4/12/22: The Skin of Our Teeth
What: Lincoln Center's revival of Thornton Wilder's play about the Antrobus family and their maid Sabina, who are sometimes the first family (Adam, Eve, and offspring) and sometimes a contemporary family and sometimes a family torn apart by war, and sometime ... well, you get the picture. It's Wilder's three-act Pulitzer winner about a family facing an ice age, then an epic flood, then the ravages of war.
And? I still really like this play, but this production did not hold up against my memories of TFANA's thrilling production in 2017. Even with how transcendently wonderful Gabby Beans is as Sabina (and she absolutely is, oh my god), the production as directed by Lileana Blain-Cruz is too messy. Far too often I didn't know where to look, and I didn't know to whom (or what) I should be listening--and I often didn't have a choice because whatever sound was undermining the dialog rendered it so I couldn't properly listen to either the dialog or the distraction. Even something as simple as a slow motion sequence is undermined by the lack of unity in the cast on the actual speed of that slow motion. Adam Rigg's scenic design has some magical moments -- particularly the overgrown garden of Act III, or the working fun slide on the Atlantic City pier in Act II -- but it too sometimes distracts too much from whatever it is I'm supposed to be paying attention to in the story. When I saw the TFANA production, I described it at intermission as "it's about all of us, about everything, about whether we deserve to survive." I can still hear that story if I listen intently to this production, but the answer to the question seems to be increasingly "nah, but maybe next world-ending event around we'll do better."
|Julian Robertson, Roslyn Ruff, Paige Gilbert, and the puppeteers as|
Henry Antrobus, Mrs. Antrobus, Gladys Antrobus, and the dinosaur and
the wooly mammoth. Photo by Julieta Cervantes.
4/14/22: Funny Girl
What: The long-anticipated revival of the Jule Styne-Bob Merrill-Isobel Lennart biomusical about Fanny Brice's rise to fame and her ill-fated romance with Nicky Arnstein.
And? This show and its star are getting pretty torn up on the message boards, but unfortunately I don't have a lot of positives to sandbag against it. Beanie Feldstein is a talented actress with a sweet voice but she is noticeably uncomfortable onstage--uncomfortable physically, uncomfortable vocally, and uncomfortable comedically. I can hope that as the run goes on she'll attain more ease and find a way to unite the clown of Fanny with the sweet humanity she's already giving her into one coherent character. Ramin Karimloo as Nicky is all things wonderful and heartbreaking, and his chemistry with Feldstein is pretty great. Beyond that, I find Michael Mayer's direction of the show a bit inert. I can't tell how much of my meh reaction is the show or the production.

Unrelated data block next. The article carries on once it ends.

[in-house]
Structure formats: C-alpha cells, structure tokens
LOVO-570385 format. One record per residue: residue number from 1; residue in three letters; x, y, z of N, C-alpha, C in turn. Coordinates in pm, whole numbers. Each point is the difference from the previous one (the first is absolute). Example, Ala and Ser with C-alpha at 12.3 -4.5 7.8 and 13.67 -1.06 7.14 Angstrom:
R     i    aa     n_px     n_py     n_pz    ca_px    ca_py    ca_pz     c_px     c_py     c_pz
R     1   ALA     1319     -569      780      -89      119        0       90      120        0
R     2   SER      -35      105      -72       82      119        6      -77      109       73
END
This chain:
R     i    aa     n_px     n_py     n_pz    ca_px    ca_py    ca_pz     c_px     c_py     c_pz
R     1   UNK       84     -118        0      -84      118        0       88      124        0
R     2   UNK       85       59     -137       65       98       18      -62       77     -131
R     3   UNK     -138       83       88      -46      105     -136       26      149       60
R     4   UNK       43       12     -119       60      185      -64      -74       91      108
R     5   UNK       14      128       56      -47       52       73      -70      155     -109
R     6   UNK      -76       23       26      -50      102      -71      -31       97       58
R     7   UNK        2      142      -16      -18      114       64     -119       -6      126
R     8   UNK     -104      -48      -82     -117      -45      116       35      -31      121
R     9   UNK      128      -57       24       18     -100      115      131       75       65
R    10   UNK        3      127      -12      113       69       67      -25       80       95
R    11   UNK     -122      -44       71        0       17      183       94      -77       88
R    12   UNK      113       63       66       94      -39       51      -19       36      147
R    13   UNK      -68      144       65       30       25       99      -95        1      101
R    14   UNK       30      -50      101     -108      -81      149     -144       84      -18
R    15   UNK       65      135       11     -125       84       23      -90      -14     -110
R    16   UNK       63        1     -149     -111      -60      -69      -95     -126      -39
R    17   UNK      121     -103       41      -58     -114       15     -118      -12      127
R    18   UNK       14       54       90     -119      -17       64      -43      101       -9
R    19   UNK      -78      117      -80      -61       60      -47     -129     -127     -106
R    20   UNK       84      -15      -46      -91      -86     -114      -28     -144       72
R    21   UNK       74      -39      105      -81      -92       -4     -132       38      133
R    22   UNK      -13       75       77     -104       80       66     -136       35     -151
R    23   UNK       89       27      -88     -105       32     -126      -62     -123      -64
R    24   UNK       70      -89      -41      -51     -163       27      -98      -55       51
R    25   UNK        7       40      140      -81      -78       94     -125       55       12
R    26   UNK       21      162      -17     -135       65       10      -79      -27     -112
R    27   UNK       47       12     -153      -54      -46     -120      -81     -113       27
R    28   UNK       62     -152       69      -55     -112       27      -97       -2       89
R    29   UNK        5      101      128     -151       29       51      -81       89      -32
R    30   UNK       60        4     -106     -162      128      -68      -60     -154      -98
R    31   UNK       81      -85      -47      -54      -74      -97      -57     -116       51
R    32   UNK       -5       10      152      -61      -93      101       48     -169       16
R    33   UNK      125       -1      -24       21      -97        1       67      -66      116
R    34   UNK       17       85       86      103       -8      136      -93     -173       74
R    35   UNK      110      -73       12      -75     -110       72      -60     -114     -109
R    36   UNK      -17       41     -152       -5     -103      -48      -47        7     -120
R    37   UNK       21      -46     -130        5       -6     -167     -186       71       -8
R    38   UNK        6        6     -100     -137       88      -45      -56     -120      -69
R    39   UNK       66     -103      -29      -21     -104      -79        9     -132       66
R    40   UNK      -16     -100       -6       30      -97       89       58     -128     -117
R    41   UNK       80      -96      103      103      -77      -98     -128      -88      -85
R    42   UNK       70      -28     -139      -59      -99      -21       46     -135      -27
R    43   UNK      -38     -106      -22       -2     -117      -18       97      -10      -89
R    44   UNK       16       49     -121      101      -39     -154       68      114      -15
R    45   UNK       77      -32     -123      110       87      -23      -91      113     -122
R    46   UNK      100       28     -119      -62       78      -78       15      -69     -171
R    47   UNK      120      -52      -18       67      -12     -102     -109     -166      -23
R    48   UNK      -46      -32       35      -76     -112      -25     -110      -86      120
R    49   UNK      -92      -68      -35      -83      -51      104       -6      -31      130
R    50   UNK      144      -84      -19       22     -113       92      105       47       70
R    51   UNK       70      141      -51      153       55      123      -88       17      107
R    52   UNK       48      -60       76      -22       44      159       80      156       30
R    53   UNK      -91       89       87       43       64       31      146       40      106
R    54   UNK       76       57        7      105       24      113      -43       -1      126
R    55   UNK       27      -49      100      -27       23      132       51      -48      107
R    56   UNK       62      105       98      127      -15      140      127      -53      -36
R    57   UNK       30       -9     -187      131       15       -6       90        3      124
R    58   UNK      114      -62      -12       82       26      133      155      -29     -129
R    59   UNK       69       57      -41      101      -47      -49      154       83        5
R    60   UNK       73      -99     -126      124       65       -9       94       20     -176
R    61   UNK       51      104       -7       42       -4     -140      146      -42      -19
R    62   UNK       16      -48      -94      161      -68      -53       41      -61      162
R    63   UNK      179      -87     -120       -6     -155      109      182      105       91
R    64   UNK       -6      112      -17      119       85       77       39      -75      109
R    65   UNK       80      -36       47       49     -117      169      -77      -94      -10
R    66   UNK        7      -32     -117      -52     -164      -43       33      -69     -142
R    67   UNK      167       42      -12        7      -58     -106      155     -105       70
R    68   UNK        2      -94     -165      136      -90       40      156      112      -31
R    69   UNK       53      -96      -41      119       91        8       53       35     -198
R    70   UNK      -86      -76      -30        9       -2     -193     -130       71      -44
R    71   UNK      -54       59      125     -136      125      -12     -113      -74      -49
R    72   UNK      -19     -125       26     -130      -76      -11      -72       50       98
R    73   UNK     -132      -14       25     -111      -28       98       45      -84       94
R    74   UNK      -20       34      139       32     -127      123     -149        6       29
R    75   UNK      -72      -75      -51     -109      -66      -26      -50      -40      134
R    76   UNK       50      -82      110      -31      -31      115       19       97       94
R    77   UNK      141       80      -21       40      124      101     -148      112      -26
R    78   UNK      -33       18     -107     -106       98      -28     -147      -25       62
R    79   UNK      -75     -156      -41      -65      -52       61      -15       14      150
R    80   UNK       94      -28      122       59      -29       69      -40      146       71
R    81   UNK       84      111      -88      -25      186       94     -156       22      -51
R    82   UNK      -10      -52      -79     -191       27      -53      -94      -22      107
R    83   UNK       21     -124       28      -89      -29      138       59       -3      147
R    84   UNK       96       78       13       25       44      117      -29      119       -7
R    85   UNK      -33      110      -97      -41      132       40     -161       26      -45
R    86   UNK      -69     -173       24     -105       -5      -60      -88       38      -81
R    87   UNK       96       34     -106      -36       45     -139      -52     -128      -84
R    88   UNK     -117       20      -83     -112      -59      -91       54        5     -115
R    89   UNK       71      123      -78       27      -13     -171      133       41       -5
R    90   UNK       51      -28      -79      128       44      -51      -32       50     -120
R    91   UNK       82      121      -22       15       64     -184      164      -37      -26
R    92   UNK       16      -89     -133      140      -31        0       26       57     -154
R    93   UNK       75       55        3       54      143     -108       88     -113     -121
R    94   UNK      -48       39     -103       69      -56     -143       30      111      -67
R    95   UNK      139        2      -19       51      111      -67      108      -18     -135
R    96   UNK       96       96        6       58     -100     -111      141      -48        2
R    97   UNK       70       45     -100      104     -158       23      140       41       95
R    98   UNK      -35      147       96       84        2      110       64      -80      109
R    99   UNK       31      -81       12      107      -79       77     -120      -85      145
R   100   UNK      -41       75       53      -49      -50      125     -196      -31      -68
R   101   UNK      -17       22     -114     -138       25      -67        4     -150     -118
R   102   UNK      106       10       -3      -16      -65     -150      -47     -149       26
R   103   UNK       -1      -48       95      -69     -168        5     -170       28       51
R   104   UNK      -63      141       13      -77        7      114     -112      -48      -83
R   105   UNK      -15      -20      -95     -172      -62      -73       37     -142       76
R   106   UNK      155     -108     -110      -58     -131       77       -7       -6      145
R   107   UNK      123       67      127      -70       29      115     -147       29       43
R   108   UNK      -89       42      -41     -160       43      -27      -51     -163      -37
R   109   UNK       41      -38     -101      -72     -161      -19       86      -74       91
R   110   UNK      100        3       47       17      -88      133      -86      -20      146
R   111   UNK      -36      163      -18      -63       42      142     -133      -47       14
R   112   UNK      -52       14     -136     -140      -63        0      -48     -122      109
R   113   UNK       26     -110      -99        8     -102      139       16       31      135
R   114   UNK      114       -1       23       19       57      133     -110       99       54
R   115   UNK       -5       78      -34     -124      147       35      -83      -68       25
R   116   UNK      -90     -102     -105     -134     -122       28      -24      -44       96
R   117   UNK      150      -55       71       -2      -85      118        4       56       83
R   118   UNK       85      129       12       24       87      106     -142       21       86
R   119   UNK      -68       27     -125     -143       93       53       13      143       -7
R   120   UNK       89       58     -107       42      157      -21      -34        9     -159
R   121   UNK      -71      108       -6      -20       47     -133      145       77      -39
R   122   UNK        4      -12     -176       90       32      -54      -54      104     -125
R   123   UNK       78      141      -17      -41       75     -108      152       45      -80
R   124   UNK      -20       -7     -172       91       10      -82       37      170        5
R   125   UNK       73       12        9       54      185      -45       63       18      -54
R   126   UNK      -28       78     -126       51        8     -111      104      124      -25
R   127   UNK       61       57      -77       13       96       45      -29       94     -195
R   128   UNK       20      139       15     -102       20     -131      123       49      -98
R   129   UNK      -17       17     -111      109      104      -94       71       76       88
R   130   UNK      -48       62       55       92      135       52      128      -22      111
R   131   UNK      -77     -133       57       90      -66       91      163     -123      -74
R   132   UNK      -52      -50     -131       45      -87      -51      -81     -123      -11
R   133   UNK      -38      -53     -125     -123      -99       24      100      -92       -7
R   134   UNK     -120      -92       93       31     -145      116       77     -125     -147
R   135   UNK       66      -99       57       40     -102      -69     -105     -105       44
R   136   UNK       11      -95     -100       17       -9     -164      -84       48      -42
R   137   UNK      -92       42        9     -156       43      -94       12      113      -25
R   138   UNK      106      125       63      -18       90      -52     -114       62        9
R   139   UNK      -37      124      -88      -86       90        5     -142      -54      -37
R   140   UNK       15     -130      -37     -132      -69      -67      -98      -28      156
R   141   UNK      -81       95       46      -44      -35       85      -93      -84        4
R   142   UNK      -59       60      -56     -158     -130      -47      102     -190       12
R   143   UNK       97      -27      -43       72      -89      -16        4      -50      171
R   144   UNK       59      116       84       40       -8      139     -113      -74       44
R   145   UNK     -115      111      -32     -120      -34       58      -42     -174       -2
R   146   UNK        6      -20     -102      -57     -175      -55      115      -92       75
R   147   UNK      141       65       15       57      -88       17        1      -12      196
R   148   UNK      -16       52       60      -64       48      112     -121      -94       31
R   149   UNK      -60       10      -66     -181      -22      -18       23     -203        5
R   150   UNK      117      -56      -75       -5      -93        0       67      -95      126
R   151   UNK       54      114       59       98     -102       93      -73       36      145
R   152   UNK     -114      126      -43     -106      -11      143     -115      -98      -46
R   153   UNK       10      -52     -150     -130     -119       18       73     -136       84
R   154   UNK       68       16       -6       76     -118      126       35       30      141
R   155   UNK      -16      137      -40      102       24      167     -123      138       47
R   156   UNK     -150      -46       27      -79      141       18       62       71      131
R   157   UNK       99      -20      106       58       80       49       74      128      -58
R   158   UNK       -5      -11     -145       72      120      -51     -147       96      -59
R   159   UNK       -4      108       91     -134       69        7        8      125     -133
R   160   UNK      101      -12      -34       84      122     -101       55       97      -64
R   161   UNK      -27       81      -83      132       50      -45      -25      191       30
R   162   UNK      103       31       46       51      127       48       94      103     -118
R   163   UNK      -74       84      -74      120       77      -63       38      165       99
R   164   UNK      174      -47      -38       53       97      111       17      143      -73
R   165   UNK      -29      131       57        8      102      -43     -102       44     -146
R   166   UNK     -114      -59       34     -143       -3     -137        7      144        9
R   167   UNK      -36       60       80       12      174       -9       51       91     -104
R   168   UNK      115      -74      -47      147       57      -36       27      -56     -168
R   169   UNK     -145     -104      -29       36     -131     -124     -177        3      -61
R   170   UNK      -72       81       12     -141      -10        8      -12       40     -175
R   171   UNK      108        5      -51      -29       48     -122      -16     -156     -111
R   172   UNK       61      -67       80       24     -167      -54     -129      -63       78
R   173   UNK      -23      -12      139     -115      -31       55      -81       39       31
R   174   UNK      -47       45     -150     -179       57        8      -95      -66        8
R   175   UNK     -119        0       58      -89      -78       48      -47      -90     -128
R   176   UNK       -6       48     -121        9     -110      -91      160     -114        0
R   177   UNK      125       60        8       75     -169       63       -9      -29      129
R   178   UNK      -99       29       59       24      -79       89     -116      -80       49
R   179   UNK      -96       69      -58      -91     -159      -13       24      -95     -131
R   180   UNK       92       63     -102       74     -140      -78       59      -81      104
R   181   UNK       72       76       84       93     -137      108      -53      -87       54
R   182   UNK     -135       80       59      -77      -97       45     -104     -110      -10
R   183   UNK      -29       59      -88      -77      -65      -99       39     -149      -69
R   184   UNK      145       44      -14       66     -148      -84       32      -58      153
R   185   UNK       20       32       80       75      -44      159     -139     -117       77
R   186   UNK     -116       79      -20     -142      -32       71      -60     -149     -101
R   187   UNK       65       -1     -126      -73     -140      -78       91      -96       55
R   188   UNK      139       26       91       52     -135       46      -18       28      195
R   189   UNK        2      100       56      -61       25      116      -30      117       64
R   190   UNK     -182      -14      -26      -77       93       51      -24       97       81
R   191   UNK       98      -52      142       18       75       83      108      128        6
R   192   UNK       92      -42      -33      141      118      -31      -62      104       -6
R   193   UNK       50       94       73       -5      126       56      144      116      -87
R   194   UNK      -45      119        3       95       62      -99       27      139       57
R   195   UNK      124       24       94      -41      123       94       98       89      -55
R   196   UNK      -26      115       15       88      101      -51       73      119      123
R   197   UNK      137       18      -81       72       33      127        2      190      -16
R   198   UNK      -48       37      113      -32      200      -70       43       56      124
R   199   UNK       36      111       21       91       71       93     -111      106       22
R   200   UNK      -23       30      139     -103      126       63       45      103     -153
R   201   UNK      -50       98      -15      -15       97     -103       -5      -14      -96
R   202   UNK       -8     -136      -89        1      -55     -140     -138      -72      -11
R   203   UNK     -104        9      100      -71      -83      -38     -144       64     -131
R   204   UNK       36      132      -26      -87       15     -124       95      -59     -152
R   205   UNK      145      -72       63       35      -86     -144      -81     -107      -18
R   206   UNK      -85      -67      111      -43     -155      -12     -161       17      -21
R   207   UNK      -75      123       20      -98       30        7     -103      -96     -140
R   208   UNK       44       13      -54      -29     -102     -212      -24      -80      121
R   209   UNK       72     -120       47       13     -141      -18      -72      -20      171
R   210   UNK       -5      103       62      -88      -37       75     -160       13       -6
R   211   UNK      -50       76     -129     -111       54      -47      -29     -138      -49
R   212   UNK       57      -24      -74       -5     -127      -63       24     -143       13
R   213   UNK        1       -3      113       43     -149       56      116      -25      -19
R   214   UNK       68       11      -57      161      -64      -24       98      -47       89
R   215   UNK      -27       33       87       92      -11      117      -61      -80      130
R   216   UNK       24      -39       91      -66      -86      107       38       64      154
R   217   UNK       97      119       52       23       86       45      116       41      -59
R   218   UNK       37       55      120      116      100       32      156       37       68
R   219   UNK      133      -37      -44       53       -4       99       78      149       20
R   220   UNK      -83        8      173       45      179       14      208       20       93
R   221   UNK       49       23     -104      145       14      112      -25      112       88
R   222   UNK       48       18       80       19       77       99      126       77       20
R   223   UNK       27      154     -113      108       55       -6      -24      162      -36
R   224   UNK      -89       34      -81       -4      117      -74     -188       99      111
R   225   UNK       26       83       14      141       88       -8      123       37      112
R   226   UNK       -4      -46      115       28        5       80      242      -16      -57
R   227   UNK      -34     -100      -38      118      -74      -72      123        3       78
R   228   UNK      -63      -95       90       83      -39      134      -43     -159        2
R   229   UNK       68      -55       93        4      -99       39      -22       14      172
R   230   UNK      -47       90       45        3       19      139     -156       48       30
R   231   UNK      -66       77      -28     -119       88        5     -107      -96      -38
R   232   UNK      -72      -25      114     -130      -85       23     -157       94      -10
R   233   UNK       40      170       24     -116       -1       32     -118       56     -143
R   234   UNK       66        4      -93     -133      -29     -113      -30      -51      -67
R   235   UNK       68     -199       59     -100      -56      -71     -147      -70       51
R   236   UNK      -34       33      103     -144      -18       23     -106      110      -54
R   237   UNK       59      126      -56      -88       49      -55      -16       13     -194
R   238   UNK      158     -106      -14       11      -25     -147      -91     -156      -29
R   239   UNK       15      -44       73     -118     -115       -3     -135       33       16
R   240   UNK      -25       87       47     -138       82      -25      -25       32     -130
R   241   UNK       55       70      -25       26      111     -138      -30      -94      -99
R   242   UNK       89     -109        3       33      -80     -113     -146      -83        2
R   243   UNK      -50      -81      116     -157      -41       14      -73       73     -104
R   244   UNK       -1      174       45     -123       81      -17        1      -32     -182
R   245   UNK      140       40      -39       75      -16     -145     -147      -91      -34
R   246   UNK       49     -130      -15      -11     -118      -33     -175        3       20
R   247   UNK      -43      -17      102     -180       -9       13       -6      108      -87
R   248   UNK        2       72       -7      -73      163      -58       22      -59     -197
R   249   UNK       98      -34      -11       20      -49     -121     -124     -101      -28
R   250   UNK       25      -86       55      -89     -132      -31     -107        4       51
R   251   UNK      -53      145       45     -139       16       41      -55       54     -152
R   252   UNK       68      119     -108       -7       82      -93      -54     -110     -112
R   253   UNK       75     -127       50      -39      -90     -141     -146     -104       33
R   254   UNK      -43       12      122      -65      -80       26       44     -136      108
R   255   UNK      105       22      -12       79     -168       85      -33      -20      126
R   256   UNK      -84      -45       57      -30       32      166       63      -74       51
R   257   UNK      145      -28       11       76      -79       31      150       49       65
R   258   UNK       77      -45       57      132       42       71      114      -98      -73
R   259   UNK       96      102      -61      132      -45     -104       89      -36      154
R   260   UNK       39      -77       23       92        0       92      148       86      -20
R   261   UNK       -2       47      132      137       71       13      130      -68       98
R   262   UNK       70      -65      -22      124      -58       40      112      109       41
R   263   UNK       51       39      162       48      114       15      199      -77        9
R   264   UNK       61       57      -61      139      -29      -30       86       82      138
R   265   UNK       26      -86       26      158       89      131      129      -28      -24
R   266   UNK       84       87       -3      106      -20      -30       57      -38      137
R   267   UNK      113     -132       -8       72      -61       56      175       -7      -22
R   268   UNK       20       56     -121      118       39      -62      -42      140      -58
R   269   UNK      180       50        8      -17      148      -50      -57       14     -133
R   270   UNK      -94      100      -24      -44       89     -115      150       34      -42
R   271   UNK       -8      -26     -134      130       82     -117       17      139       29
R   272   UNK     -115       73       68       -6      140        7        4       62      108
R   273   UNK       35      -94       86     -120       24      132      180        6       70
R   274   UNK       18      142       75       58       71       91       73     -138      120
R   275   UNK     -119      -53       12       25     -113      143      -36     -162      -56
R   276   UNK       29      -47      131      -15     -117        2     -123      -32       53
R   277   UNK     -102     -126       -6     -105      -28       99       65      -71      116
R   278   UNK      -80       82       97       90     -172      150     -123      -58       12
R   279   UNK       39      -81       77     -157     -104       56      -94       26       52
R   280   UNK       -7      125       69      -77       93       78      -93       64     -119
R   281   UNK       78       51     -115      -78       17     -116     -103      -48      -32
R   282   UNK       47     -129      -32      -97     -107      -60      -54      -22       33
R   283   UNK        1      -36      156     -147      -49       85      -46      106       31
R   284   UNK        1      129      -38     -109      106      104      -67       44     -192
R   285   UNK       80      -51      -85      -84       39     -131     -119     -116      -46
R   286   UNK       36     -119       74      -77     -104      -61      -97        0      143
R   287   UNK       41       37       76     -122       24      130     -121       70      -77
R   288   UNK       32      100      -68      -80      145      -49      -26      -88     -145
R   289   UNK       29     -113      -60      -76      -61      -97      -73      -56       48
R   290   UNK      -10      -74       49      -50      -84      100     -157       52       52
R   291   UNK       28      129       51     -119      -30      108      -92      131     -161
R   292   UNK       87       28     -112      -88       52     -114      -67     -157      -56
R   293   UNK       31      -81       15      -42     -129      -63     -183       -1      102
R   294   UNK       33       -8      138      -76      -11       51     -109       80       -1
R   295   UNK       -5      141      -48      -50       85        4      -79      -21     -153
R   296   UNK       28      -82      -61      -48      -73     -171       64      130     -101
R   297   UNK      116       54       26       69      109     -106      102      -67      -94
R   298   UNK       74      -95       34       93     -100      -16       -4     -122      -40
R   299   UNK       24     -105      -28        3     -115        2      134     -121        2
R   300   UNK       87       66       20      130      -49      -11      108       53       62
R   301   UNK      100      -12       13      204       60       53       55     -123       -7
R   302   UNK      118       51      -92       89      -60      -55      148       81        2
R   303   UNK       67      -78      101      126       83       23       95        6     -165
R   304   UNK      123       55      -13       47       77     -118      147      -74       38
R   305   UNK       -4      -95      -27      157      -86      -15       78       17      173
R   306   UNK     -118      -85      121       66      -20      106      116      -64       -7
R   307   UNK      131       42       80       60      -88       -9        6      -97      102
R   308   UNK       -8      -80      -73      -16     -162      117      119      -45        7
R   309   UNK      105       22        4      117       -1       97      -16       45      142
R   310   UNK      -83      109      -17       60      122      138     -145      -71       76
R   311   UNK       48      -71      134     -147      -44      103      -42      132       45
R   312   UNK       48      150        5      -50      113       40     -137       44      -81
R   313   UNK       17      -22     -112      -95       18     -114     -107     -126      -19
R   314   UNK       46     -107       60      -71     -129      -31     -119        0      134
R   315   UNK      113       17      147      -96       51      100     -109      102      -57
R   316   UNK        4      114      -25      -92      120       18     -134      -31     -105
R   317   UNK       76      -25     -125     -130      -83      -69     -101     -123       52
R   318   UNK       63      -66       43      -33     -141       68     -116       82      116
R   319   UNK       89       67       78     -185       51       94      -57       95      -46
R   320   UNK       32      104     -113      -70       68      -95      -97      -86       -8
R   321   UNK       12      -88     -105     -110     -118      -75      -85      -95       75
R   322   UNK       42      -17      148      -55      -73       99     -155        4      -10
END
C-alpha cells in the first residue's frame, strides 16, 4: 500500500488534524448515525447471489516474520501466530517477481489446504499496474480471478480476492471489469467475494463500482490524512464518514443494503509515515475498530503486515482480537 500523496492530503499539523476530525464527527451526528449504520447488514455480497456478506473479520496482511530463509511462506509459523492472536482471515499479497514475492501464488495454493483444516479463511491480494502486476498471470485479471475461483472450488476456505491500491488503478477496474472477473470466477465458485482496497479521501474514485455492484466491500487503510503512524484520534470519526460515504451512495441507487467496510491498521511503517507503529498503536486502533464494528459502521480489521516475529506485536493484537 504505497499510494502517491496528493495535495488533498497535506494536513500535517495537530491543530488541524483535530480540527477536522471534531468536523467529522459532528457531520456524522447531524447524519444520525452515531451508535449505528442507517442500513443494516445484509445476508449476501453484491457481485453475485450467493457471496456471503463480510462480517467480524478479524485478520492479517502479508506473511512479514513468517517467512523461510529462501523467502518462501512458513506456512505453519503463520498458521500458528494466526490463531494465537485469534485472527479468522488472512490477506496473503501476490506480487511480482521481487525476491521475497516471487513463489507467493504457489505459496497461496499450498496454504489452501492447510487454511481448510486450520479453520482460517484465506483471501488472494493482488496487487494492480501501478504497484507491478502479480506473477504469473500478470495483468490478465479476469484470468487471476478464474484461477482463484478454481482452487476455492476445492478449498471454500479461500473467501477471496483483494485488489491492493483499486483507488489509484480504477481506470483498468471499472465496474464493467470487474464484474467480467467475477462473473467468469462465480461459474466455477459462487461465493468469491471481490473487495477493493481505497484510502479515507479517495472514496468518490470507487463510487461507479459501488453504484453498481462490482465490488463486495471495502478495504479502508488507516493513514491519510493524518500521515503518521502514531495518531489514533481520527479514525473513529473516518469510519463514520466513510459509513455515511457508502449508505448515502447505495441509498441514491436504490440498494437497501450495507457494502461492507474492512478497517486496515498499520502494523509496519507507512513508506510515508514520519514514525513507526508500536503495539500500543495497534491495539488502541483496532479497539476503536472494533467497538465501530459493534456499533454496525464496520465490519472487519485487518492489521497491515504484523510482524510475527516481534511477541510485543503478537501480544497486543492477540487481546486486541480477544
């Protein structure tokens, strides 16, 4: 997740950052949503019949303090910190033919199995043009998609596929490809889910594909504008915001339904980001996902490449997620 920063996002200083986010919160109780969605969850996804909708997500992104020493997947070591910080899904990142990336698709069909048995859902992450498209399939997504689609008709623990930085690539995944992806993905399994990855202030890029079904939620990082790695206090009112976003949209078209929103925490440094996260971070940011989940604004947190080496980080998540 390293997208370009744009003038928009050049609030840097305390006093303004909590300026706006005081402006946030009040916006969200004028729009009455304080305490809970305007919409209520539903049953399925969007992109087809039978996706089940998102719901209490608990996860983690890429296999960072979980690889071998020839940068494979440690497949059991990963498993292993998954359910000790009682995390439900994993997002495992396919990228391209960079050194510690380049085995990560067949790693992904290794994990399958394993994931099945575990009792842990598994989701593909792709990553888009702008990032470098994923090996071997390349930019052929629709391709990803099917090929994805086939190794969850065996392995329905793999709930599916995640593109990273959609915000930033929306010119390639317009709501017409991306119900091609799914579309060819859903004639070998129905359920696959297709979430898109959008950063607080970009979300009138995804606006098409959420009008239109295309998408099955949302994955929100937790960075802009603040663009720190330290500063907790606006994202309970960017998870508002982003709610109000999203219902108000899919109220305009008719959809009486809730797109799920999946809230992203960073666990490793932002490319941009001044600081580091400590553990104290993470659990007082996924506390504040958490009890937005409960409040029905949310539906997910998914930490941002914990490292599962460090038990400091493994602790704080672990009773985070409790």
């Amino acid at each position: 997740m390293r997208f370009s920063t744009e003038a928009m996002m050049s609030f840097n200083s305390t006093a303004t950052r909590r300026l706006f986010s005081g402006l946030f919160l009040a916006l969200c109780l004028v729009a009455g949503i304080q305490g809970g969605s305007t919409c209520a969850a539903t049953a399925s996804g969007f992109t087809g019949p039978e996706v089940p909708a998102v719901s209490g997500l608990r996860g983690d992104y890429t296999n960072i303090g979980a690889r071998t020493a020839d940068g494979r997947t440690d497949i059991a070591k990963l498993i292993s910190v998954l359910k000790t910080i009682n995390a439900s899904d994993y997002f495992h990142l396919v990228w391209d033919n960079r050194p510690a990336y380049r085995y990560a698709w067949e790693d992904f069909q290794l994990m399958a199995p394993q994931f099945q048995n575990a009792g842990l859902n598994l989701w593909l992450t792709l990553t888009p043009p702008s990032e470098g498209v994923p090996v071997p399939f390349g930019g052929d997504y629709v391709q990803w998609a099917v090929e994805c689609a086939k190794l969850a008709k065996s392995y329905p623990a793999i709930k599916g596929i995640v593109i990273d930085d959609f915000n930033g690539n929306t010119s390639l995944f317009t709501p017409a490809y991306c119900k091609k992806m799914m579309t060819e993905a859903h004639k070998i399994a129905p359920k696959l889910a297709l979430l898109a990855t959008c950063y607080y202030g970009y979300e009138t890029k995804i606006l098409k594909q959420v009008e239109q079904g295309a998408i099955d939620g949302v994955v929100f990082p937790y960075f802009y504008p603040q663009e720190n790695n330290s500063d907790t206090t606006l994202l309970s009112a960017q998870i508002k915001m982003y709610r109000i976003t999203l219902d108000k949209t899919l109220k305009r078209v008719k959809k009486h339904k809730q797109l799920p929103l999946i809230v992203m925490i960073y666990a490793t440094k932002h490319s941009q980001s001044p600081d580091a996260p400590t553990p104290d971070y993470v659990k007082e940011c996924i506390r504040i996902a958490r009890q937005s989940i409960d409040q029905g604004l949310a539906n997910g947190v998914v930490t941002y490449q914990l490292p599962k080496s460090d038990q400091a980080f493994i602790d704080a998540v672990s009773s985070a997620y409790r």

|Leslie Donna Flesner, Afra Hines, Beanie Feldstein, and Ramin Karimloo as|
two chorus girls, Fanny Brice, and Nicky Arnstein.
Photo by Matthew Murphy.
What: The postponed Broadway transfer of Martin McDonagh's dark comedy about a hangman facing the end of his career with the abolition of the death penalty, as well as some possible chickens coming home to roost from that career. [I saw the Atlantic run in 2018, which was meant to transfer to Broadway in Spring 2020]
And? It's still a good play, but a bit of something is lost in the changeover from Mark Addy to David Threlfall in the recasting of the hangman, Harry. However some other recastings are really quite terrific: Andy Nyman as Syd, Alfie Allen as the menacing Mooney, and especially Tracie Bennett as Harry's wife Alice (god I love Tracie Bennett so much, y'all. She's so good, every time). And Anna Fleischle's scenic design, full of surprises, is an absolute dish.
|The 2020 cast of Hangmen. Photo by Joan Marcus.|
What: The Public Theater presents a new history-musical by Shaina Taub, about Alice Paul and the fight for women's suffrage in the U.S.
And? The buzz for this has been so big, and the run is sold out even as it keeps extending, so I went in with very high hopes. And alas. It's not there yet. There's some good stuff in here, I think the core of the story is absolutely worth telling, but it's falling prey to what plagues a lot of bio or historical retellings: "this happened, then this happened, then this" and it's all included because it all happened. But that doesn't make for a compelling story or a coherent character arc or a point of view. Perhaps the true miracle of Hamilton (a clear influence on this show in style, subject, structure, and contemporary lens) is that it took real things that happened and turned them into a compelling story with clearly delineated character arcs. This show is trying to address some of the criticism laid at Hamilton's door (giving voice to Black suffragists as well as pointing out the myopia of white feminism at the heart of Alice Paul's story). And it's lovely to see an inclusive cast--multi-ethnic, a cast of women and nonbinary actors, and proving that Ali Stroker isn't the only musical theater star in a wheelchair.
I like Shaina Taub as a writer and a performer, but there's too much sameness in the score for the show in its current iteration, and I think it needs a strong editor to come in and focus what the actual story of the show is, and what its center is. Right now there are a lot of cool things that work in isolation (including a hilarious Grace McLean as a rubbery-limbed Woodrow Wilson) but the show as a whole sputters more than it soars.
|Philippa Soo as Inez Milholland, with Ally Bonino and Shaina Taub as Lucy|
Burns and Alice Paul. Photo by Joan Marcus.